1837 Introduction The first Cuban railway line opens, prior to Spain. The first line connects Havana with Bejucal.[20] Cuba
1837 Introduction The first train in India runs from Red Hills, Chennai to Chintadripet bridge in Madras.[21] India
1838 Line Robert Stephenson, the son of George Stephenson, completes the London to Birmingham rail line.[16]
1839 Introduction The first railway line in Italy opens.[22] Italy
1841 Isambard Kingdom Brunel completes hos London to Bristol line - the Great Western Railway. This is considered such a stunning achievement that people use the rail line's initials (GWT) to call it "God's Womderful Railway".[16] United Kingdom
1842 Introduction The first railway system in France opens.[17] France
1851 Introduction The first long distance railway line in Russia opens connecting Moscow with Saint Petersburg.[23] Russia
1852 Introduction The first railway in Africa opens, in Alexandria, Egypt.[24] Egypt
1856 Englishman Henry Bessemer, who took out a patent on the later called Bessemer process, which would further enable cheaper production of steel in the late 1860s, sparking the rapid expansion of railways across America and other countries around the world.[4] United Kingdom
1863 Line The first section of the "London Underground" begins its work.[2] United Kingdom
1863 Introduction The construction of the first transcontinental railroad in the United States begins.[25] United States
1866 Scientific development German industrialist Werner von Siemens discovers the dynamo-electric principle.[3] Germany
1872 Introduction The first railway line in Japan opens between Yokohama and Tokyo.[26] Japan
1879 Technology Werner von Siemens demonstrates an electric railway with external power source at the Berlin Commercial Exposition.[3][1][27] Germany
1881 Technology The world's first electric tram line, Gross-Lichterfelde Tramway, openes in Lichterfelde near Berlin, Germany. It is built by Siemens.[3] Germany
1883 Line British electrical engineer Magnus Volk opens the Volk's Electric Railway in Brighton, England.[28] United Kingdom
1890 Technology The entire London train fleet starts using electrical engines. This marks the beginning of the new era of urban rapid transit systems.[2] United Kingdom
1890s Steam powered passenger trains in England carry people living in the country to cities for work and for pleasure. City people travel by train to the countryside or the seaside. On some trains there are carriages with bedrooms, called sleeping cars, and restaurants and bathrooms have been added.[1] United Kingdom
1891 Line Construction of the Trans-Siberian railway begins.[29] Russia
1892 Technology The diesel engine is invented by German engineer, Rudolf Diesel.[1] Germany
1893 General Electric produces the first electric locomotive.[30] United States
1895 Technology Japan's first electrified railway starts operation.[31] Japan
1901 Introduction The first electric monorail is built in Germany and is still running. It hangs from an overhead track.[1] Germany
1917 Technology General Electric produces an experimental Diesel-electric locomotive using Lemp's control design, the first in the United States.[32] United States
1924 Introduction The first mainline diesel-electric locomotive is built in the Soviet Union.[33] Soviet Union
1964 Technology Japan's Shinkansen high-speed train, often called 'bullet train', becomes the first high speed train in service.[1] Japan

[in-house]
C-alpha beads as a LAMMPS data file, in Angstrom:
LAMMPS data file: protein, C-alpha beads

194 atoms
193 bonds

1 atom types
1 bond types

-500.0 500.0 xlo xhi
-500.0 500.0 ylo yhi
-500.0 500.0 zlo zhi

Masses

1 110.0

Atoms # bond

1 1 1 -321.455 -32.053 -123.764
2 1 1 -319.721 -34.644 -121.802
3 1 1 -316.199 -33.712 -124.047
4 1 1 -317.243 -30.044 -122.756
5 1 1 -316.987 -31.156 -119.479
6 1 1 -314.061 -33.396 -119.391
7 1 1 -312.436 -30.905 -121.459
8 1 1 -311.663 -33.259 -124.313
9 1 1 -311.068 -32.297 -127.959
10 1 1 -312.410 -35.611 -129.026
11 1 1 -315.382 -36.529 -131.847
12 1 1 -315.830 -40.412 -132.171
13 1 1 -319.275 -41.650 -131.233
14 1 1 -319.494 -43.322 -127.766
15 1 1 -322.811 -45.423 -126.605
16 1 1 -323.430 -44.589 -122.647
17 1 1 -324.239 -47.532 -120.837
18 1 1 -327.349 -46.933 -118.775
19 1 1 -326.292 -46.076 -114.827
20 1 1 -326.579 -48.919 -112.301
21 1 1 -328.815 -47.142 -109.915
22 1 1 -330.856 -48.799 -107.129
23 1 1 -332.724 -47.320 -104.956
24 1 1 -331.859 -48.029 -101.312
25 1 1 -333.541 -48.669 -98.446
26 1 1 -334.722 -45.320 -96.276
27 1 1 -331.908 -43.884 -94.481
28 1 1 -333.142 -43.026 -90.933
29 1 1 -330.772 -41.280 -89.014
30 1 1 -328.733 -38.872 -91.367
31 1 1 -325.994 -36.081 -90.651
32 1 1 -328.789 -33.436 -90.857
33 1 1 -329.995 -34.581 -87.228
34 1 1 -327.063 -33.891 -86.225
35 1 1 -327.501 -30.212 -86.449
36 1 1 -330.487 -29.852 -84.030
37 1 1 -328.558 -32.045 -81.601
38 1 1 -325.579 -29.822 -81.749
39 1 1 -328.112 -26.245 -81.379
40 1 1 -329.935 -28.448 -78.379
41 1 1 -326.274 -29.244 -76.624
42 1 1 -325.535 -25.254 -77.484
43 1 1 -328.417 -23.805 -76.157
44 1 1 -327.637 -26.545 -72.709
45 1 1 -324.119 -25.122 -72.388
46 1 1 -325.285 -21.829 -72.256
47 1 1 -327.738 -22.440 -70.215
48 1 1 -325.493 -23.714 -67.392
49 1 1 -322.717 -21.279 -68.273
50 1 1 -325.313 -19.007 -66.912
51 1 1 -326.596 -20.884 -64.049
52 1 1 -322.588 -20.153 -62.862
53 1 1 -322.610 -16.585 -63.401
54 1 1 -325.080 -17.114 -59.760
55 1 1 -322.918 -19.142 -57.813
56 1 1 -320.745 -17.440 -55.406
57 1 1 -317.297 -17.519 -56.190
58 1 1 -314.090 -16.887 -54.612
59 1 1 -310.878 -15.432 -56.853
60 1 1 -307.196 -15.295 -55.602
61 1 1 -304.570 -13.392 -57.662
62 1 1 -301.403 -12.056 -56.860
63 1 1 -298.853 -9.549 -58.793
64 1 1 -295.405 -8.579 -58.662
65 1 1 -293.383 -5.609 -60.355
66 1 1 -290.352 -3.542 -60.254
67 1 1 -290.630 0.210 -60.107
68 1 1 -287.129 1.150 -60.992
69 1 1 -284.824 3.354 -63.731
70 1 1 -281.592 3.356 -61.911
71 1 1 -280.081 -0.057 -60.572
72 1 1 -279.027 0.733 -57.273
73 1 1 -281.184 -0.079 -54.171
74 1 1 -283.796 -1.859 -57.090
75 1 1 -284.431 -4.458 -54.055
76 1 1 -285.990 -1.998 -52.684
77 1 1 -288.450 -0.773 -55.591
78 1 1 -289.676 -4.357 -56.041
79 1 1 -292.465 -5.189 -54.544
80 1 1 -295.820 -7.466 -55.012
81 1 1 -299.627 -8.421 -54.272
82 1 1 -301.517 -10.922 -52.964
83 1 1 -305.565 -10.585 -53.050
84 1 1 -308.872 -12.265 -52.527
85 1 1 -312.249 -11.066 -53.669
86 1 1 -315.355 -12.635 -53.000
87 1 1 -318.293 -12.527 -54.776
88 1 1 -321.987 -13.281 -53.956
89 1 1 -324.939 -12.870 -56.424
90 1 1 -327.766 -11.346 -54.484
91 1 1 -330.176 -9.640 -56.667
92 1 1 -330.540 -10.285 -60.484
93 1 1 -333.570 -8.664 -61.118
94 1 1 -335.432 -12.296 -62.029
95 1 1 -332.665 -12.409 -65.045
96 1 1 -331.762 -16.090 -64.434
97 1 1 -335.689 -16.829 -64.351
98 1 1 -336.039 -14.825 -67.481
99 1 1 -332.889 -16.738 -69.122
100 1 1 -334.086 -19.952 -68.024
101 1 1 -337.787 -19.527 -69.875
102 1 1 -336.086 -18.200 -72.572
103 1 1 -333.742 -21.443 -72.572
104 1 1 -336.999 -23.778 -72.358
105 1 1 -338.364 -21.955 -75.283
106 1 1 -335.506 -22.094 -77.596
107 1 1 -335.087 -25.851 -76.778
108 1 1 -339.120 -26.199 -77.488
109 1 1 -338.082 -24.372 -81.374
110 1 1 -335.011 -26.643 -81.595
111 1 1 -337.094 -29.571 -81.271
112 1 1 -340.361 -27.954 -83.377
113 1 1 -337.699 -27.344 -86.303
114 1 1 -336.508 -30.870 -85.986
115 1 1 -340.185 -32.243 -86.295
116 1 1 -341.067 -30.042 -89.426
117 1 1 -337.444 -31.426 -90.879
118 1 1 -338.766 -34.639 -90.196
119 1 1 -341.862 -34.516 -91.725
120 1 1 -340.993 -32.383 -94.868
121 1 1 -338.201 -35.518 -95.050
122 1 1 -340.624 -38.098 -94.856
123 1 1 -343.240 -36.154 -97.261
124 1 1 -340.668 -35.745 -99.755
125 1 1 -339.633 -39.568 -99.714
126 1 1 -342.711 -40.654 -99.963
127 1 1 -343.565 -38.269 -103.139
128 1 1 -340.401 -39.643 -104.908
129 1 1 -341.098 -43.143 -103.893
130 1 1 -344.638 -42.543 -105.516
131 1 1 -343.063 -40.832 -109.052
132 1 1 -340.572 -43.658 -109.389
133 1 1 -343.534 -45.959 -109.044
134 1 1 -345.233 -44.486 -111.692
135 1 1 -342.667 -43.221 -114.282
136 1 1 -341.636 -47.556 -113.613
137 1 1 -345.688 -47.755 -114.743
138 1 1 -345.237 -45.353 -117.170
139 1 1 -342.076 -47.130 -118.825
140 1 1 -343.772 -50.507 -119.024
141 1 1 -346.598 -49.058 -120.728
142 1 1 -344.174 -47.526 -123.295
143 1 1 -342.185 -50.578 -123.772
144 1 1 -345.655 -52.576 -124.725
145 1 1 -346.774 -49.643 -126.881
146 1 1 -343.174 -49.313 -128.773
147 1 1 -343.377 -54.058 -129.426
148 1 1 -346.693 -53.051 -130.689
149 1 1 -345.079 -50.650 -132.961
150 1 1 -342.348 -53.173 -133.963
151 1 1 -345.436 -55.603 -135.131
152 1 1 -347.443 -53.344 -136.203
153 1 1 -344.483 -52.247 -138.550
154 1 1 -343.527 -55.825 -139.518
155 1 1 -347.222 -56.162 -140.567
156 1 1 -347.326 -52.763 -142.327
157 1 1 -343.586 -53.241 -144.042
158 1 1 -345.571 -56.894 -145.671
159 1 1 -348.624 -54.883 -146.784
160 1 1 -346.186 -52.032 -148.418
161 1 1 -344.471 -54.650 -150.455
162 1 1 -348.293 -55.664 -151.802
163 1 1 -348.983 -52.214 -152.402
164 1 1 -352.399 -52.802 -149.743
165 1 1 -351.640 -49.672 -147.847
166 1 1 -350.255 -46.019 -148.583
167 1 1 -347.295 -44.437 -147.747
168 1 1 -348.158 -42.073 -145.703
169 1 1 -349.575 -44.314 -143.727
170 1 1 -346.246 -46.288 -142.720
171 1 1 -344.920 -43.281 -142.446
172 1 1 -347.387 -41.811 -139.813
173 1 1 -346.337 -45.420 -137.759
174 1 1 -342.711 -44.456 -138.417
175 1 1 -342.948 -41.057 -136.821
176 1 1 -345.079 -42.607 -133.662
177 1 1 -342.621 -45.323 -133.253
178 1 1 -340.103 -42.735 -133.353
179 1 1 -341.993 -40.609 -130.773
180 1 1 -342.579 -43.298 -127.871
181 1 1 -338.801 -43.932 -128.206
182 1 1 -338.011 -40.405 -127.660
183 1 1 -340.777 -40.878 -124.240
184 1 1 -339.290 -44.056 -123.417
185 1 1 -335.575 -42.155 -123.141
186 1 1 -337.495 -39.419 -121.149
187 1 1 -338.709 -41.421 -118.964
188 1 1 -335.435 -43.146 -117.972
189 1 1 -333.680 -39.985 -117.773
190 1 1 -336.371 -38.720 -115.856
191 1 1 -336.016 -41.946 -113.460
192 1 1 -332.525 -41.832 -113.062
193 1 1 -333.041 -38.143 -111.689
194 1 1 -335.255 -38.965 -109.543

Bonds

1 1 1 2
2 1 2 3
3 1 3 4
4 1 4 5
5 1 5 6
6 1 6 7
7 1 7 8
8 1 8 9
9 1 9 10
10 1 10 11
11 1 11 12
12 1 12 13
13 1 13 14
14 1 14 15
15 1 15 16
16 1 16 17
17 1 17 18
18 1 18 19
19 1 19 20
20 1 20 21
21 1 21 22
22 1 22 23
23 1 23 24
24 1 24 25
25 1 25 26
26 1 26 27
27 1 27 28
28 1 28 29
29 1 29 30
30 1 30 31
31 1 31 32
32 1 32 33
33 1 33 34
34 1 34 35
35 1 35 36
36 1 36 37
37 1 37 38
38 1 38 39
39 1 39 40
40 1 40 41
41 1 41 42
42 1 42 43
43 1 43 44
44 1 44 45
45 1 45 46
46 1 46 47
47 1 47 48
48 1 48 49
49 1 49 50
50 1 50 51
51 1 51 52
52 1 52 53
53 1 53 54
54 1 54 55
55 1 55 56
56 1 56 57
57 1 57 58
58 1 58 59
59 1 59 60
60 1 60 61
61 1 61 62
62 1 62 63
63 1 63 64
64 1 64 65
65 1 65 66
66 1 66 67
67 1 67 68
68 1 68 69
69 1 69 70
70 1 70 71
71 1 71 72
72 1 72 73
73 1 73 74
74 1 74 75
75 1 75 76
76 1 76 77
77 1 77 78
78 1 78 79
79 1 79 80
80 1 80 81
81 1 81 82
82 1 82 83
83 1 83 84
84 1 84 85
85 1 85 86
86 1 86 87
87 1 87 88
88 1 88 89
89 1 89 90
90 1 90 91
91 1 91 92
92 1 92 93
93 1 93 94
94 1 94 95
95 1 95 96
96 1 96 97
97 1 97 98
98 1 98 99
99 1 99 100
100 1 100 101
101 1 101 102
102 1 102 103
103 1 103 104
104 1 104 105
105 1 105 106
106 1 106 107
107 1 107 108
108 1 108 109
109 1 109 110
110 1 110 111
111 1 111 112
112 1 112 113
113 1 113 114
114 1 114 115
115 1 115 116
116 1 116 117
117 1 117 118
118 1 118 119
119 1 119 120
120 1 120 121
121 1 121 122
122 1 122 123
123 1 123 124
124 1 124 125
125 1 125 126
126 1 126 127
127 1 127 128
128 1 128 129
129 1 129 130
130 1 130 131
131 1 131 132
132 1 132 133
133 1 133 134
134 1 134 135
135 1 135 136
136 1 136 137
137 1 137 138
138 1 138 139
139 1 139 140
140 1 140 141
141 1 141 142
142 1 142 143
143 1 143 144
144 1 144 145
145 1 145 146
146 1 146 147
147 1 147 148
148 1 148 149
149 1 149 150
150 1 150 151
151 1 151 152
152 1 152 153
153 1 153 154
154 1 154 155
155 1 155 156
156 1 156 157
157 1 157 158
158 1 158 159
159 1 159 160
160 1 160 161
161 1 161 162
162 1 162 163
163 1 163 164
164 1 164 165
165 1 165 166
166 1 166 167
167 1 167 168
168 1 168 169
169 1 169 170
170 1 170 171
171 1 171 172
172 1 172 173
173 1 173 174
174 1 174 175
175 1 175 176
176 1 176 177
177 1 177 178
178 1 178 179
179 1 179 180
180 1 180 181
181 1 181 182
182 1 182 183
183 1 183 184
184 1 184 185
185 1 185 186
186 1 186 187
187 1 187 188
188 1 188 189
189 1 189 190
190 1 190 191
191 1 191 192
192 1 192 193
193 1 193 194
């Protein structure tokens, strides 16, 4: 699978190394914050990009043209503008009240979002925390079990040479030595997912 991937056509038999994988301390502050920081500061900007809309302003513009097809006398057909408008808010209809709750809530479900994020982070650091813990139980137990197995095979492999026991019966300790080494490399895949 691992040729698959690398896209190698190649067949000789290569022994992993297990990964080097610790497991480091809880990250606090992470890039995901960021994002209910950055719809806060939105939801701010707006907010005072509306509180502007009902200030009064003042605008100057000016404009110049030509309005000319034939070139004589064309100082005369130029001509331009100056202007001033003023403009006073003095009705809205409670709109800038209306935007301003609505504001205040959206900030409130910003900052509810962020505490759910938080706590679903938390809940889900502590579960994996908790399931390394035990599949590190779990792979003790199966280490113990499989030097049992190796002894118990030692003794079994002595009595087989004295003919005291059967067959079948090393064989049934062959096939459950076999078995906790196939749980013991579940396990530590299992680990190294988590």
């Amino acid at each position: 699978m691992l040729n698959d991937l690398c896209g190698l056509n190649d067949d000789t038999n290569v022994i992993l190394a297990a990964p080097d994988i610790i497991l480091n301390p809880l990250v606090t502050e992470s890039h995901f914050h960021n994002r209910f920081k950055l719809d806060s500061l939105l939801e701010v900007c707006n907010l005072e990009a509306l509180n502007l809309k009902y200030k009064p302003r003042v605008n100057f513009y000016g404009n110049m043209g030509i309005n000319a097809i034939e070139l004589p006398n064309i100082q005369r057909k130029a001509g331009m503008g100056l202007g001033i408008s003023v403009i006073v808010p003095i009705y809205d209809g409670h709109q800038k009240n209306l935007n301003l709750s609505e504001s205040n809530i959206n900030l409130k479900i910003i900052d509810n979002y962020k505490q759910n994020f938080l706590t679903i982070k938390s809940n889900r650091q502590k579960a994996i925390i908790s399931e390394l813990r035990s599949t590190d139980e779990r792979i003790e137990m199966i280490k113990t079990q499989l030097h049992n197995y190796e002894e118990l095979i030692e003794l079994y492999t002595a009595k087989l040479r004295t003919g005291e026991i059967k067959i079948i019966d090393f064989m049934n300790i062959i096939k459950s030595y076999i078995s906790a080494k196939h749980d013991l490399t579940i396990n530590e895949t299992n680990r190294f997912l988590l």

1970-1975 Light rail vehicles come into use. These would replace trains in some places.[1]
1981 Line The French government puts one of the fastest trains in the world into service: the TGV (Train a grande vitesse) between Paris and Lyon.[34] France
1997 Technology The first Maglev train prototypes are tested in Japan.[35] Japan
2004 Line The Shanghai Transrapid Line in China becomes the first commercial high-speed maglev train line to run.[1] China
2010 The Shanghai's subway system becomes the largest in the world.[36] China

Meta information on the timeline

How the timeline was built

The initial version of the timeline was written by User:Sebastian.

Funding information for this timeline is available.

What the timeline is still missing

Timeline update strategy

See also

External links


  1. 1.00 1.01 1.02 1.03 1.04 1.05 1.06 1.07 1.08 1.09 1.10 "Rail transportation: a timeline". kidcyber.com.au. Retrieved 7 February 2018. 
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  3. 3.0 3.1 3.2 3.3 "1879 – Siemens presents the world's first electric railway with an external power source". siemens.com. Retrieved 5 March 2018. 
  4. 4.00 4.01 4.02 4.03 4.04 4.05 4.06 4.07 4.08 4.09 4.10 "The History of the Railroad". thoughtco.com. Retrieved 7 February 2018. 
  5. Tzanakakis, Konstantinos. The Railway Track and Its Long Term Behaviour: A Handbook for a Railway Track of High Quality. 
  6. Greene, Kevin. The Archaeology of the Roman Economy. 
  7. "History of Railways in the United States of America". sinfin.net. Retrieved 6 March 2018. 
  8. "Henry Cort". britannica.com. Retrieved 6 March 2018. 
  9. Chrimes, Michael M. The Civil Engineering of Canals and Railways before 1850. 
  10. Clarke Jr, Marcus A. Mans Creation. 
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  17. 17.0 17.1 "Railroads in 19th Century Europe : Great Britain, France, Germany, and Russia". zum.de. Retrieved 6 March 2018. 
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  19. De Cet, Mirco; Kent, Alan. The Complete Encyclopedia of Locomotives. 
  20. Twigg, Alan. 101 Top Historical Sites of Cuba. 
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  32. "Diesel locomotive first uses". locomotives-and-trains.com. Retrieved 6 March 2018. 
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  35. Osamura, Kozo; Hirabayashi, Izumi. Advances in Superconductivity X: Proceedings of the 10th International Symposium on Superconductivity (ISS ’97), October 27–30, 1997, Gifu Volume 1–3. 
  36. Giap, Tan Khee; Randong, Yuan; Mu, Yang. Annual Analysis Of Competitiveness, Simulation Studies And Development Perspective For 34 Greater China Economies: 2000-2010.